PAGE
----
Databases come in a variety of tastes, such as relational (e.g. Postgres, Oracle and MySQL), document-oriented (eg. MongoDB, CouchDB and SimpleDB), columnar (e.g. BigTable and HBase), key-value (e.g. MemcacheDB, Redis and Riak) XML (e.g. MarkLogic, BaseX and eXist) and graph (e.g. Neo4J, GraphDB and Giraph). All data stores support writing and retrieving data but with some differences in terms of database indexing, database schema, query format, data sharding, replication, scalability and others.
Although the relational model and the Structured Query Language (SQL) were for decades the de facto for storing data, it has become established that relational databases are no more the winners when it comes to flexibility and scalability.… Click to read the full post
Hadoop is currently the most common single Big Data platform. However, still other techniques play a role in the scene. While there are proprietary distributions for Hadoop which are developed by giant Big Data companies, such commercial products rely heavily on open source projects.
Hadoop ecosystem includes a set of tools that function near MapReduce and HDFS (the two main Hadoop core components) and help the two store and manage data, as well as perform the analytic tasks. As there is an increasing number of new technologies that encircle Hadoop, it is important to realize that certain products maybe more appropriate to fulfill certain requirements than others.… Click to read the full post
Apache Hadoop is an emerging technology that was designed to address the specific requirements of Big Data. It can deal with petabytes of structured and unstructured data. The technology was developed by Yahoo! in 2005 and it got its name from a toy elephant. However, Hadoop does not work alone. Rather, it is part of an increasing number of associated technologies such as HBase, Hive, Pig, Oozie, and Zookeeper.
Apache Hadoop Ecosystem (source: quantfarm.com)
- Is Fault-tolerance open-source software framework that can deal with software and hardware failures.
- Scales well to any increase in processors, memory or storage devices.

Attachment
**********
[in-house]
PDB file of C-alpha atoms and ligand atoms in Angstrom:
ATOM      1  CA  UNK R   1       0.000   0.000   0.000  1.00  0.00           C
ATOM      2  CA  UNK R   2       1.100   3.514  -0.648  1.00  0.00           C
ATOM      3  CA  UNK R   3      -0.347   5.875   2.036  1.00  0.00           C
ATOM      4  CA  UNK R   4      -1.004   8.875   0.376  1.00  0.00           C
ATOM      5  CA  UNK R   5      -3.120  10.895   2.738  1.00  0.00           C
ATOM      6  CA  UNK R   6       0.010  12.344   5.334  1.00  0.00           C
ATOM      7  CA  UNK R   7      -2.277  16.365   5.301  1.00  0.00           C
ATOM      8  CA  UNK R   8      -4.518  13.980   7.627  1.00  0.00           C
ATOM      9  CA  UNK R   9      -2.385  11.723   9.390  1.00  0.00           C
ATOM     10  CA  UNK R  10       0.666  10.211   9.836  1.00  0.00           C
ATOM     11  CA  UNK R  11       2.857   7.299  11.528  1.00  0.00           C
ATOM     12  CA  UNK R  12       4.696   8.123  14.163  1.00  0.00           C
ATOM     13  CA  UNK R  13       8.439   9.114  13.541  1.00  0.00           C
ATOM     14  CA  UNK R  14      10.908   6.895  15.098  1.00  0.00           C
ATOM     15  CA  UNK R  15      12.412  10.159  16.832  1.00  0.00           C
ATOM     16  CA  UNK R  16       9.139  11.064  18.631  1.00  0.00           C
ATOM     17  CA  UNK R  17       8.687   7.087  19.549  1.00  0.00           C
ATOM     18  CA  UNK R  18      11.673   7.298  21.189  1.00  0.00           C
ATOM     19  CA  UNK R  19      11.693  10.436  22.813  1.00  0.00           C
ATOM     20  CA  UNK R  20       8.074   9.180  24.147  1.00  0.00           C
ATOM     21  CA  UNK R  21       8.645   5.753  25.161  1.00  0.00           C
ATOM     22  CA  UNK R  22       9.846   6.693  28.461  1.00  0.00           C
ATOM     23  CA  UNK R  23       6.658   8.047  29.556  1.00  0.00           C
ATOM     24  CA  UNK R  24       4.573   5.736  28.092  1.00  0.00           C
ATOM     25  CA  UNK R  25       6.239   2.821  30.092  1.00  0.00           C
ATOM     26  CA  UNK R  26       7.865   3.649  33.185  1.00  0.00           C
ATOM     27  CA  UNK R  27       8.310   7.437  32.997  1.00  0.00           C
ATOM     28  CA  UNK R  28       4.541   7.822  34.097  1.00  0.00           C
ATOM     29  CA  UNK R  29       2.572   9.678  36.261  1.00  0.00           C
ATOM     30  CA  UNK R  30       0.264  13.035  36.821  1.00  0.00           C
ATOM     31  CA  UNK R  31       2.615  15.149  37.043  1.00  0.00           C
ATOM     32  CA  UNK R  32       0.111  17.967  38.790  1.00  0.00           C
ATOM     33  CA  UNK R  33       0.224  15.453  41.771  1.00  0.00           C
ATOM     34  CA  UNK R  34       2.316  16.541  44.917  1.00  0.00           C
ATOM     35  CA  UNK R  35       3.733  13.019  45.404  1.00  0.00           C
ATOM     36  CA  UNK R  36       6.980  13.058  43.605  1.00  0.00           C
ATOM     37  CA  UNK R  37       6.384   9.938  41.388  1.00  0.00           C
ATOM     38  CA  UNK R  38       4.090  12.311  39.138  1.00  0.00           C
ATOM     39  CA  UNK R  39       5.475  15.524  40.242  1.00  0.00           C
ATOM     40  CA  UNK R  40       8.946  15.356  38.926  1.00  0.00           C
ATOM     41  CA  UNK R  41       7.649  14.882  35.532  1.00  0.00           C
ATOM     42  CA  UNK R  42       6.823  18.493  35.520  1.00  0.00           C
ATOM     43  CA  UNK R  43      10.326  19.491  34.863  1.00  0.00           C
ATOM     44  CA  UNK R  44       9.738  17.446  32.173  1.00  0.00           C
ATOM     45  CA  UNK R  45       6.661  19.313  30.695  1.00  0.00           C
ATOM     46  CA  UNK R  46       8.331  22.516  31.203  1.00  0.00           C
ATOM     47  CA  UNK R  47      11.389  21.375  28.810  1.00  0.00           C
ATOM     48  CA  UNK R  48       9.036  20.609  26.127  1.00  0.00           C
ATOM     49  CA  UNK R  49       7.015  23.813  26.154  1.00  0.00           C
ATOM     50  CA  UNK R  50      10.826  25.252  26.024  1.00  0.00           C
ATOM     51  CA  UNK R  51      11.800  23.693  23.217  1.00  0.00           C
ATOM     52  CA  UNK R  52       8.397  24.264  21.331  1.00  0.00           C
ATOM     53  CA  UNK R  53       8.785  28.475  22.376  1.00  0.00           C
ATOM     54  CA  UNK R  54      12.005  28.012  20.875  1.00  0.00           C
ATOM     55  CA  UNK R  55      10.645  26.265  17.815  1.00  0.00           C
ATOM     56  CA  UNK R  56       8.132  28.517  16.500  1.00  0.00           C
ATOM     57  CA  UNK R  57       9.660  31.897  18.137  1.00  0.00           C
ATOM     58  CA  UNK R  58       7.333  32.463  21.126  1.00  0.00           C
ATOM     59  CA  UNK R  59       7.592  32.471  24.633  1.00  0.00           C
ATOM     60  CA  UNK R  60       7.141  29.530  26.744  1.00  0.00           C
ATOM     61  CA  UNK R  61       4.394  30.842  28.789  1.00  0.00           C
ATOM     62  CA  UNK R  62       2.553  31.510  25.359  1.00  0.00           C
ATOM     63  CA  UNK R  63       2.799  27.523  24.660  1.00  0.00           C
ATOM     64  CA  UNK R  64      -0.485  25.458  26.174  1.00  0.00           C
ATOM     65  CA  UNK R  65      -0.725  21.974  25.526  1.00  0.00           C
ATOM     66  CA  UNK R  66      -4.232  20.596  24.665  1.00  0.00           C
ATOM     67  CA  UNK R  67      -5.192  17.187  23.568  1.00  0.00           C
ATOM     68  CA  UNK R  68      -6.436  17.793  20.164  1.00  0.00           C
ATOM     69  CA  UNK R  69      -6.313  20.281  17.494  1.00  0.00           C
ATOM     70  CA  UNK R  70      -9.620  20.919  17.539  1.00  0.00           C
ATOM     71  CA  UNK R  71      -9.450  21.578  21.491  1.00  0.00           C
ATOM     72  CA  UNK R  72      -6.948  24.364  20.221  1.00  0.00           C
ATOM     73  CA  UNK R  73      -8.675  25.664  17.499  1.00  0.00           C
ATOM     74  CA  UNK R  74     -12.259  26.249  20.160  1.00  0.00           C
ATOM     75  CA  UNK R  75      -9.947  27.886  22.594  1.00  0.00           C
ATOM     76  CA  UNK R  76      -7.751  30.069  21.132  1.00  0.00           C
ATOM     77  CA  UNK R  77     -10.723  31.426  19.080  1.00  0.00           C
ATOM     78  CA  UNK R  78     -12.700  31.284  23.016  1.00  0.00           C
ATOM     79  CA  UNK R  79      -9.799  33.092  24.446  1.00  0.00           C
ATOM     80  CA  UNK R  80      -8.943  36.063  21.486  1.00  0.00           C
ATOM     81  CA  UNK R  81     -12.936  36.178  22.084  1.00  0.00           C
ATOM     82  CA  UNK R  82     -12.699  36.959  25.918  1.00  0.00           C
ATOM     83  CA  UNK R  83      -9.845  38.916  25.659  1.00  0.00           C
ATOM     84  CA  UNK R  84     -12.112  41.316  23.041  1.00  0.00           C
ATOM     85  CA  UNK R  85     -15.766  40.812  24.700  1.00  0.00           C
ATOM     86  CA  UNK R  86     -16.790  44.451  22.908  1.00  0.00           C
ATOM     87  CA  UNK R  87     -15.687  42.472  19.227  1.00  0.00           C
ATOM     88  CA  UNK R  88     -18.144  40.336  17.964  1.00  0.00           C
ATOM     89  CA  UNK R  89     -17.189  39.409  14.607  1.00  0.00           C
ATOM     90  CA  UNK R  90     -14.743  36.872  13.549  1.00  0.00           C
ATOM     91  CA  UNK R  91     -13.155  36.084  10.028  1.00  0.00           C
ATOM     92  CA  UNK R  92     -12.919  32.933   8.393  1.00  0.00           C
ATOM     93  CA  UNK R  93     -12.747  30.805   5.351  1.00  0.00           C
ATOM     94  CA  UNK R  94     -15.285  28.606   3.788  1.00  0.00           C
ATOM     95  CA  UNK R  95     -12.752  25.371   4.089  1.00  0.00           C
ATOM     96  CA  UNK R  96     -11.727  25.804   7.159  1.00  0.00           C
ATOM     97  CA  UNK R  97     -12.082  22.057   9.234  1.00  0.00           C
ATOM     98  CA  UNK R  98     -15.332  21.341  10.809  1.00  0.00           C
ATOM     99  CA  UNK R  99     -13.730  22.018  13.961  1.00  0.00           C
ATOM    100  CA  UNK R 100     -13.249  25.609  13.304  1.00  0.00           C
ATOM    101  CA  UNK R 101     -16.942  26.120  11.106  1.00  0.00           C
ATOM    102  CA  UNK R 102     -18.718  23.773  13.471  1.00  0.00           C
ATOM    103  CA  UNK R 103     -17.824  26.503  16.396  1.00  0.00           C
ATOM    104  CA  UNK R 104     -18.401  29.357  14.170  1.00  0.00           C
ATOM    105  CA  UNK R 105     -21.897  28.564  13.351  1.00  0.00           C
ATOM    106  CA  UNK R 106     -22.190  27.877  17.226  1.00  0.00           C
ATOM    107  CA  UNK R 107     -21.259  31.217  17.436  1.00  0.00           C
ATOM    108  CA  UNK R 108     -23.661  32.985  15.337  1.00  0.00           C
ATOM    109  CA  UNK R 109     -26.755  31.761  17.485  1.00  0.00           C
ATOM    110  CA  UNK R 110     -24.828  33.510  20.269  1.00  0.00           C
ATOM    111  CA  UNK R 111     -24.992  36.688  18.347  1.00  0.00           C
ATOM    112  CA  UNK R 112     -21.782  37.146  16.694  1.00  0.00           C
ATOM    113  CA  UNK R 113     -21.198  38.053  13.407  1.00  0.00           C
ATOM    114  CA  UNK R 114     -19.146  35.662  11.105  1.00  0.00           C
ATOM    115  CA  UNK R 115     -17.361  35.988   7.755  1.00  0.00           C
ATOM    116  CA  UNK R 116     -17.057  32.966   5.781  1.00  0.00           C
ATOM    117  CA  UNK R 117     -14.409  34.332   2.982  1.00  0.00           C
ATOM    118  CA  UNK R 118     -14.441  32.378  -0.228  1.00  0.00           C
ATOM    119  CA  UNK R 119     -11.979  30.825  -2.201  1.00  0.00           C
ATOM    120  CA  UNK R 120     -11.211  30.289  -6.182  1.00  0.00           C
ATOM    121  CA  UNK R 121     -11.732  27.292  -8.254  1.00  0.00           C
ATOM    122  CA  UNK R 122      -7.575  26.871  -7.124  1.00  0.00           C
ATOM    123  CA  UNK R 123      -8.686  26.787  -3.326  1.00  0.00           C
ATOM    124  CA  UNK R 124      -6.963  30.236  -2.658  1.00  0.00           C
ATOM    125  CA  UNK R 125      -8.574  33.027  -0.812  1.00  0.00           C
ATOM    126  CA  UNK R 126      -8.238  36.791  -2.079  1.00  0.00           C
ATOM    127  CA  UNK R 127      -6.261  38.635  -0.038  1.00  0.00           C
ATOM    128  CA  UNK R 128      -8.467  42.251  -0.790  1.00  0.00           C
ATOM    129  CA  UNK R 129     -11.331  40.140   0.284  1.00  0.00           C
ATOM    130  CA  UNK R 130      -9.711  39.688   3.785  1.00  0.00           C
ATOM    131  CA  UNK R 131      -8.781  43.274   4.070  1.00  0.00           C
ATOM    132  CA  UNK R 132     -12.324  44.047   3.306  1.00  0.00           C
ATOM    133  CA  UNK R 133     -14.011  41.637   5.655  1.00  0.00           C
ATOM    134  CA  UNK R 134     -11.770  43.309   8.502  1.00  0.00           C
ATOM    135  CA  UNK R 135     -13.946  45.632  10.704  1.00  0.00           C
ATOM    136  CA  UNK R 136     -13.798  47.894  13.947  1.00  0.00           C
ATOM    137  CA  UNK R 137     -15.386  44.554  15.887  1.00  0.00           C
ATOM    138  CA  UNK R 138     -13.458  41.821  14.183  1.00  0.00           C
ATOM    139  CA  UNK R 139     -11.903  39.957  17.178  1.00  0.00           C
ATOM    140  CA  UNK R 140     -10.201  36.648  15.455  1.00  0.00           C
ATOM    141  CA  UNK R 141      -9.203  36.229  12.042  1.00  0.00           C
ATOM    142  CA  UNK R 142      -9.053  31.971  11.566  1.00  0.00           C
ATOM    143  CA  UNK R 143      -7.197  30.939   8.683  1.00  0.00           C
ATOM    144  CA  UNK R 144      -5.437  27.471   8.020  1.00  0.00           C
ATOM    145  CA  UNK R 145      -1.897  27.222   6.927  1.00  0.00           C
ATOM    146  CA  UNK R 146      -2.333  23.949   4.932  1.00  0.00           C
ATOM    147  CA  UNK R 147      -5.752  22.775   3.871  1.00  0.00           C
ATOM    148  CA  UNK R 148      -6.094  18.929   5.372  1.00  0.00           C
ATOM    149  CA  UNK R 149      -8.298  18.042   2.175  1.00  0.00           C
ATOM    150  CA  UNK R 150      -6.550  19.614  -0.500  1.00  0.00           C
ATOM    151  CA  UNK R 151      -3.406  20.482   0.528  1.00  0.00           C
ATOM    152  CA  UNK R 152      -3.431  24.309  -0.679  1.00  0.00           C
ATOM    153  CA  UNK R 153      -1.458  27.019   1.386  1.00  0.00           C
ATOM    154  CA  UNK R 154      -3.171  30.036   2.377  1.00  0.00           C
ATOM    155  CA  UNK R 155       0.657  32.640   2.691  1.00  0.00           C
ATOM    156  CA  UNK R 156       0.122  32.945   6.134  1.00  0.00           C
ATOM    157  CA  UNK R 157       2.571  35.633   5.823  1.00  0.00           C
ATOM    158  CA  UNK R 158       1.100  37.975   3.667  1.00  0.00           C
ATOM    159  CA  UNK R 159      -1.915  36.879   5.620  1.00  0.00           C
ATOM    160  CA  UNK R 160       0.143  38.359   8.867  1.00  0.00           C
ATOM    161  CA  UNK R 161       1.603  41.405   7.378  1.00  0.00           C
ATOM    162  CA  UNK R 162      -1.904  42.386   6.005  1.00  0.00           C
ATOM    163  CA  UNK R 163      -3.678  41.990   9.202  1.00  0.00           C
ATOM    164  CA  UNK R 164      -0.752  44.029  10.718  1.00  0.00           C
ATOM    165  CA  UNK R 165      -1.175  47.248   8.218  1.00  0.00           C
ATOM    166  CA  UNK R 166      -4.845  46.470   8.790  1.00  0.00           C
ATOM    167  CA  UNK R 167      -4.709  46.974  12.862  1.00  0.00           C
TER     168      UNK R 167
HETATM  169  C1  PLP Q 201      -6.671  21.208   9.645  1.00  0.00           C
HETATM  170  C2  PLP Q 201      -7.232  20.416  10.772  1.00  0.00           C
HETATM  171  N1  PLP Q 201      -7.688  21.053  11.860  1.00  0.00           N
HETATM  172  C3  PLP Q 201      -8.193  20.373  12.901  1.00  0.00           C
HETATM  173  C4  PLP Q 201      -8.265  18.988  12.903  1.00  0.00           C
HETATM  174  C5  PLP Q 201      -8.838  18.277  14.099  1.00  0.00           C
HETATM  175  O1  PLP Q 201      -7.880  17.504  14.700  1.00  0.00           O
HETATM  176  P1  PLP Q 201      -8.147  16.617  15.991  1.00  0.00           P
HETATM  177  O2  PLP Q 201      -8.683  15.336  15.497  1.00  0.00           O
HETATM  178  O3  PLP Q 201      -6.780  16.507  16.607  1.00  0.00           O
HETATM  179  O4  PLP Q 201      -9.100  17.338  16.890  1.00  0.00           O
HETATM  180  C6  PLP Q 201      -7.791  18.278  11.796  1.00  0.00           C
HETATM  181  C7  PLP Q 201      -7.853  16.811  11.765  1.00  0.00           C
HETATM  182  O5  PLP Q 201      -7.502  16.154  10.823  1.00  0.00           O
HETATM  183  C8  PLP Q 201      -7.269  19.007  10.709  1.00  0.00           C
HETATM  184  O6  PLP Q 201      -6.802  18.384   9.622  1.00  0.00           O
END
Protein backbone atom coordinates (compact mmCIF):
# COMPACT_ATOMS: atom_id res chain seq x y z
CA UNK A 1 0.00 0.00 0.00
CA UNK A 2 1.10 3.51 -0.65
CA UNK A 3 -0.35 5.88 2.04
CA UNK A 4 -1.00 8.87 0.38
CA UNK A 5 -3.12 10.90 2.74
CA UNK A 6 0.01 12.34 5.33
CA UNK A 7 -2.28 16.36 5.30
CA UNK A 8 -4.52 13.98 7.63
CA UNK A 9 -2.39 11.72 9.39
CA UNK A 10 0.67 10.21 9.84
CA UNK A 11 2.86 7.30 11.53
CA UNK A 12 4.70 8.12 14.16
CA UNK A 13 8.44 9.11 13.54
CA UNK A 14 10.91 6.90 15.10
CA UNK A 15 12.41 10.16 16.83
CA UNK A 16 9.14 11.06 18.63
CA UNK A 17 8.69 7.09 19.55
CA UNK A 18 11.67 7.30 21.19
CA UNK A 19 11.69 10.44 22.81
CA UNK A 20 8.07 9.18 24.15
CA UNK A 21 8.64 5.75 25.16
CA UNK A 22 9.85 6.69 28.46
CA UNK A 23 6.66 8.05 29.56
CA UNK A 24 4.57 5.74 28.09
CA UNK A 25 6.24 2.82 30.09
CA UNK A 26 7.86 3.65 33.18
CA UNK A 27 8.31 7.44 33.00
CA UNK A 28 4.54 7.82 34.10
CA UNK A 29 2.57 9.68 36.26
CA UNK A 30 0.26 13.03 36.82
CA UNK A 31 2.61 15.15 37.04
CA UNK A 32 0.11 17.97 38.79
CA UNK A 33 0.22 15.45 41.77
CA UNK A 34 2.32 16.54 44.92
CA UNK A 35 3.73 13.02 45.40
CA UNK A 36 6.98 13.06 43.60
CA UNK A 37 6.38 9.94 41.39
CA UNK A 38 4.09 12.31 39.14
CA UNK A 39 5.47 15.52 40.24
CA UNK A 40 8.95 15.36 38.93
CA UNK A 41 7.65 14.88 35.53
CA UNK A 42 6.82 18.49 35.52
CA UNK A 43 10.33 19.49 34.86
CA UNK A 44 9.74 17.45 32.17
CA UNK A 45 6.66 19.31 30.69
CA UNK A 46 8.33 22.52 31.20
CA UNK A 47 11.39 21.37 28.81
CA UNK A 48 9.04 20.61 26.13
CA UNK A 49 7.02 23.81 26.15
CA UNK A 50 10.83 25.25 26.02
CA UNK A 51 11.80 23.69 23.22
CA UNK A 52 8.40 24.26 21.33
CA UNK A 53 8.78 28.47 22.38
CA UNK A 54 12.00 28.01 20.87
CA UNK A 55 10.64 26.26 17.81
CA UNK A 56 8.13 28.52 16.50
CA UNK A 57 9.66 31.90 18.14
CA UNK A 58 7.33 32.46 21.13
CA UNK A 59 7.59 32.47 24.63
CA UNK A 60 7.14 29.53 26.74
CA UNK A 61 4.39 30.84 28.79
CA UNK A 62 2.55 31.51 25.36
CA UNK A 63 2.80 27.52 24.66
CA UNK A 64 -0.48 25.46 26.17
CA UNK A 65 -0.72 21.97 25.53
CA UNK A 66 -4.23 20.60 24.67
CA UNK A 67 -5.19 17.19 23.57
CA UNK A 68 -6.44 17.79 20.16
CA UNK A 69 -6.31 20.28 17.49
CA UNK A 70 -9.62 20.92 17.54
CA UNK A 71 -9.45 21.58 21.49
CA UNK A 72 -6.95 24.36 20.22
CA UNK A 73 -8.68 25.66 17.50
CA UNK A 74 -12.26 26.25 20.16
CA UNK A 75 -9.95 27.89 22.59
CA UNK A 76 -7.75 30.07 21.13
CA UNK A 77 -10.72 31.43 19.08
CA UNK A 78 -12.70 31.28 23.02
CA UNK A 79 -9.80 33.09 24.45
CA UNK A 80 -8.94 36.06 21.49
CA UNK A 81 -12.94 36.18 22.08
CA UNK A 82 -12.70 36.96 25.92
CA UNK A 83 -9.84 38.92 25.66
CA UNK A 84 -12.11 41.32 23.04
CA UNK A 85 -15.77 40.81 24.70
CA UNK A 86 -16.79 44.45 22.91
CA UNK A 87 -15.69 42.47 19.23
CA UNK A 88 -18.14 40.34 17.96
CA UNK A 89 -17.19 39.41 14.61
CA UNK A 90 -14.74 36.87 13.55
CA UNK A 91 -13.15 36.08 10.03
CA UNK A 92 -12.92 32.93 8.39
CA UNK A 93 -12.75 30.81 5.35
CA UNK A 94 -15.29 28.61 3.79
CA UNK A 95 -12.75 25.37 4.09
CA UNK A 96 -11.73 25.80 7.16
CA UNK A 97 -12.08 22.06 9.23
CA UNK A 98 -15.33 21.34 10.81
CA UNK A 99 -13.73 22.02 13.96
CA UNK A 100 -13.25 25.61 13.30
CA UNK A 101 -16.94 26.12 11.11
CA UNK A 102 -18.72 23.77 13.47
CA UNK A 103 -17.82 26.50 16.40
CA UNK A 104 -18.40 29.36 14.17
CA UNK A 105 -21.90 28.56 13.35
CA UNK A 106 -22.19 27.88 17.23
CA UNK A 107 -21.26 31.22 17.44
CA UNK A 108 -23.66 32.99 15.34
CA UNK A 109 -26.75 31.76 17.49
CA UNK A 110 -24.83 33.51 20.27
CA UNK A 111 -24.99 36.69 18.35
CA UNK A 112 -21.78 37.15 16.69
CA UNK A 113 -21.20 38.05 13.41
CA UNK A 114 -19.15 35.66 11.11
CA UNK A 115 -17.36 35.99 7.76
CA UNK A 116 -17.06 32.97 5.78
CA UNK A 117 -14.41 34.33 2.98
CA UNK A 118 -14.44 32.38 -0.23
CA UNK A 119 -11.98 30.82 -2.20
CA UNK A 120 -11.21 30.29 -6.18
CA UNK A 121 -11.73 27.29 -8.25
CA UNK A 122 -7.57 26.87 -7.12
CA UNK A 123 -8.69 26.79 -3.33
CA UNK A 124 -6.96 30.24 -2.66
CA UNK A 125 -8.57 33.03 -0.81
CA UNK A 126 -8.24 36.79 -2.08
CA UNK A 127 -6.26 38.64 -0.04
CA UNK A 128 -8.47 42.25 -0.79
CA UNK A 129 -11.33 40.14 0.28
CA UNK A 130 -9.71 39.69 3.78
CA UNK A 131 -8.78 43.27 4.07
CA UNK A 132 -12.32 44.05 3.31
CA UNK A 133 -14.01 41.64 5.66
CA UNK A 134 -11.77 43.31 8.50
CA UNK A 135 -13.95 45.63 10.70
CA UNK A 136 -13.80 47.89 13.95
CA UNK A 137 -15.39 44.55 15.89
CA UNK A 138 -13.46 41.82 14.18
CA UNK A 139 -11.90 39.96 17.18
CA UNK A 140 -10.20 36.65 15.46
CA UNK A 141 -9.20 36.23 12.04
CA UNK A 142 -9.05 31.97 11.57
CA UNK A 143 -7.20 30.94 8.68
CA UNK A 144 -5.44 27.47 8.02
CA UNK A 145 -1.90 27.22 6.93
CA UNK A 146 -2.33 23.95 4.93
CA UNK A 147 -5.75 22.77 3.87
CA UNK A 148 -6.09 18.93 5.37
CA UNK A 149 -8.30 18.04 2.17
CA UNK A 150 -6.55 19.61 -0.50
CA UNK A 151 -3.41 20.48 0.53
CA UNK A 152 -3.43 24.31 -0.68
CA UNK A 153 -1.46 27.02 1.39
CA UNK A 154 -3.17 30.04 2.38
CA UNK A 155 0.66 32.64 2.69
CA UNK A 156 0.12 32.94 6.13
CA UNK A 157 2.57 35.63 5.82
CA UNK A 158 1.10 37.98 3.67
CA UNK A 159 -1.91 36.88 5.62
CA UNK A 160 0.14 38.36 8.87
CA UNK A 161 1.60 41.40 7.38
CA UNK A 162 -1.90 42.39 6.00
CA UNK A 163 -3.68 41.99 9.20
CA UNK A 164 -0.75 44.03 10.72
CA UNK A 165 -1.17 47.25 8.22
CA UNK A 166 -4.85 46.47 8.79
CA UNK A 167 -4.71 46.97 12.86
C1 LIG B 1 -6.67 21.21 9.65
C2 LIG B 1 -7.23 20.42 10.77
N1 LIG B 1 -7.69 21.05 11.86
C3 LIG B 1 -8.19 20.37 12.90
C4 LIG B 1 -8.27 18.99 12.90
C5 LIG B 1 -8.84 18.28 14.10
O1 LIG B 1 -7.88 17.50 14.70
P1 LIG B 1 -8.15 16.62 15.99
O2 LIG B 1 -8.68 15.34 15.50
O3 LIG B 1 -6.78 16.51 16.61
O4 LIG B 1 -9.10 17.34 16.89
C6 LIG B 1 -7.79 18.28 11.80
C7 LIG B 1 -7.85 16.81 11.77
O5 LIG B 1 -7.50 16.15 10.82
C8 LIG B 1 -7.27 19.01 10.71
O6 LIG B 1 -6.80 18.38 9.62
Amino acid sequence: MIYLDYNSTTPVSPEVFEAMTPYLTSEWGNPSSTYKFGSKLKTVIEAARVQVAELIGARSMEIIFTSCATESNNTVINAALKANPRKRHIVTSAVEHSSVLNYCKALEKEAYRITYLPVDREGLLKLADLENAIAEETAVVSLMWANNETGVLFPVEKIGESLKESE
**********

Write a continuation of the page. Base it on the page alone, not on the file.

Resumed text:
… Click to read the full post
Because customer relationship constitutes an important part of any strategic decision-making process, shifting towards Big Data technologies would enable executives to keep up with customer service expectations. A top concern for them is how to achieve faster access to data in order to overcome the many obstacles they would encounter.
Typically, data in organizations can be in the following three forms:
- Structured Data. Such data is stored in databases (in tables) and can be accessed by using database management systems such as Oracle, DB2 and MySQL. This data constitutes only 10% of the universal data today.
- Unstructured Data. Such data cannot be stored using traditional relational databases.
… Click to read the full post
Today, there are more than 4.6 billion mobile-phone subscribers; more than 2.4 billion people with access to the Internet; and more than a billion Facebook subscribers. All of them are producing large amount of data.
It was estimated that the amount of data produced from the dawn of civilization to 2003 is 5 exabytes, at a time that every two days, we produce the same volume of data. It is even expected that by this year, the volume of digital universe of data will reach 8 zettabytes. This flood of data, which is commonly referred to as Big Data information overload or data deluge has become a challenge for many businesses.… Click to read the full post